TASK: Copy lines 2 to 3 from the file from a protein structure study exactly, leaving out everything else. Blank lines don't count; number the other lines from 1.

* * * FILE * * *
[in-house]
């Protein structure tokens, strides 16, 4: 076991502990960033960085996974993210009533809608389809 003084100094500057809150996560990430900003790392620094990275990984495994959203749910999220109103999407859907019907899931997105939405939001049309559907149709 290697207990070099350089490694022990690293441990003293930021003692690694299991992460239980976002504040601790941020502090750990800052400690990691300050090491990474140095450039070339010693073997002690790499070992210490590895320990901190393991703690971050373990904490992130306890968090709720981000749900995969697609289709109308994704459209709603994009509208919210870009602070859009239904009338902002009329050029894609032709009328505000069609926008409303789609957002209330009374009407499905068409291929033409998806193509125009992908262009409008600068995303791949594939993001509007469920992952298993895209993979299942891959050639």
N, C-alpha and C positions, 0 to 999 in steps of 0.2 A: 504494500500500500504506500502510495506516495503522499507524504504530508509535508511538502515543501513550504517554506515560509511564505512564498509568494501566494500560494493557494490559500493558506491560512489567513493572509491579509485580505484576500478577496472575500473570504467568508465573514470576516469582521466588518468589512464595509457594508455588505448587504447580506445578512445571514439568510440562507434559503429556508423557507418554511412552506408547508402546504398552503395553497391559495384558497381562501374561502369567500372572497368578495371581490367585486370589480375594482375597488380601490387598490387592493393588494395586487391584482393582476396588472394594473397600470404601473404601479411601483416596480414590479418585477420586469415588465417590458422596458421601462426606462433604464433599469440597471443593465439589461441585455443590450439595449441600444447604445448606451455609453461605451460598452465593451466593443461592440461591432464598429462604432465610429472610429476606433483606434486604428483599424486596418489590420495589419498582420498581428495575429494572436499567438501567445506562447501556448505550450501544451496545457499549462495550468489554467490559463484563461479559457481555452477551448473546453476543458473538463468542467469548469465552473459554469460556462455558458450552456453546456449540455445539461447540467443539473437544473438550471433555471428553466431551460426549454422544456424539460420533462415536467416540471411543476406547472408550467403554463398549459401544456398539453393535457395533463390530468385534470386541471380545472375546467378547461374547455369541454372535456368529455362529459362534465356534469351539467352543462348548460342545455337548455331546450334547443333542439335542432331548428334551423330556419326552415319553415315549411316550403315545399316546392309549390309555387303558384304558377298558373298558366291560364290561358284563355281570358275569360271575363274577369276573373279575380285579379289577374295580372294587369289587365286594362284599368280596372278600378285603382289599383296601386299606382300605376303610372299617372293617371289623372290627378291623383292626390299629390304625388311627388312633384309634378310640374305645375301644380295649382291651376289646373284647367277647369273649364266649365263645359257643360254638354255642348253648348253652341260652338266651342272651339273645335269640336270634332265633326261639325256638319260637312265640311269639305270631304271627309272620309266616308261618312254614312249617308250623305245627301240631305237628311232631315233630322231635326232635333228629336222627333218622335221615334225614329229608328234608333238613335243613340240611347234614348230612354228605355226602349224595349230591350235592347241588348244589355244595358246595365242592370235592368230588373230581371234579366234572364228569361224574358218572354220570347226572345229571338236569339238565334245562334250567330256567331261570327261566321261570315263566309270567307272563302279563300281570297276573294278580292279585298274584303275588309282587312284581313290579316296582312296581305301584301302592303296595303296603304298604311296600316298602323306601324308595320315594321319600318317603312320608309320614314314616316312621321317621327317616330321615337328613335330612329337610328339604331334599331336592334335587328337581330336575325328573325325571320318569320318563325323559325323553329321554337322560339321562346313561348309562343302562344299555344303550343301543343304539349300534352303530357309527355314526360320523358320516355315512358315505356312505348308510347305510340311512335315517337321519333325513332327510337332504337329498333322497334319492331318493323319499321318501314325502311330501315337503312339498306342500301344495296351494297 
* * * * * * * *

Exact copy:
């Protein structure tokens, strides 16, 4: 076991502990960033960085996974993210009533809608389809 003084100094500057809150996560990430900003790392620094990275990984495994959203749910999220109103999407859907019907899931997105939405939001049309559907149709 290697207990070099350089490694022990690293441990003293930021003692690694299991992460239980976002504040601790941020502090750990800052400690990691300050090491990474140095450039070339010693073997002690790499070992210490590895320990901190393991703690971050373990904490992130306890968090709720981000749900995969697609289709109308994704459209709603994009509208919210870009602070859009239904009338902002009329050029894609032709009328505000069609926008409303789609957002209330009374009407499905068409291929033409998806193509125009992908262009409008600068995303791949594939993001509007469920992952298993895209993979299942891959050639």
N, C-alpha and C positions, 0 to 999 in steps of 0.2 A: 504494500500500500504506500502510495506516495503522499507524504504530508509535508511538502515543501513550504517554506515560509511564505512564498509568494501566494500560494493557494490559500493558506491560512489567513493572509491579509485580505484576500478577496472575500473570504467568508465573514470576516469582521466588518468589512464595509457594508455588505448587504447580506445578512445571514439568510440562507434559503429556508423557507418554511412552506408547508402546504398552503395553497391559495384558497381562501374561502369567500372572497368578495371581490367585486370589480375594482375597488380601490387598490387592493393588494395586487391584482393582476396588472394594473397600470404601473404601479411601483416596480414590479418585477420586469415588465417590458422596458421601462426606462433604464433599469440597471443593465439589461441585455443590450439595449441600444447604445448606451455609453461605451460598452465593451466593443461592440461591432464598429462604432465610429472610429476606433483606434486604428483599424486596418489590420495589419498582420498581428495575429494572436499567438501567445506562447501556448505550450501544451496545457499549462495550468489554467490559463484563461479559457481555452477551448473546453476543458473538463468542467469548469465552473459554469460556462455558458450552456453546456449540455445539461447540467443539473437544473438550471433555471428553466431551460426549454422544456424539460420533462415536467416540471411543476406547472408550467403554463398549459401544456398539453393535457395533463390530468385534470386541471380545472375546467378547461374547455369541454372535456368529455362529459362534465356534469351539467352543462348548460342545455337548455331546450334547443333542439335542432331548428334551423330556419326552415319553415315549411316550403315545399316546392309549390309555387303558384304558377298558373298558366291560364290561358284563355281570358275569360271575363274577369276573373279575380285579379289577374295580372294587369289587365286594362284599368280596372278600378285603382289599383296601386299606382300605376303610372299617372293617371289623372290627378291623383292626390299629390304625388311627388312633384309634378310640374305645375301644380295649382291651376289646373284647367277647369273649364266649365263645359257643360254638354255642348253648348253652341260652338266651342272651339273645335269640336270634332265633326261639325256638319260637312265640311269639305270631304271627309272620309266616308261618312254614312249617308250623305245627301240631305237628311232631315233630322231635326232635333228629336222627333218622335221615334225614329229608328234608333238613335243613340240611347234614348230612354228605355226602349224595349230591350235592347241588348244589355244595358246595365242592370235592368230588373230581371234579366234572364228569361224574358218572354220570347226572345229571338236569339238565334245562334250567330256567331261570327261566321261570315263566309270567307272563302279563300281570297276573294278580292279585298274584303275588309282587312284581313290579316296582312296581305301584301302592303296595303296603304298604311296600316298602323306601324308595320315594321319600318317603312320608309320614314314616316312621321317621327317616330321615337328613335330612329337610328339604331334599331336592334335587328337581330336575325328573325325571320318569320318563325323559325323553329321554337322560339321562346313561348309562343302562344299555344303550343301543343304539349300534352303530357309527355314526360320523358320516355315512358315505356312505348308510347305510340311512335315517337321519333325513332327510337332504337329498333322497334319492331318493323319499321318501314325502311330501315337503312339498306342500301344495296351494297 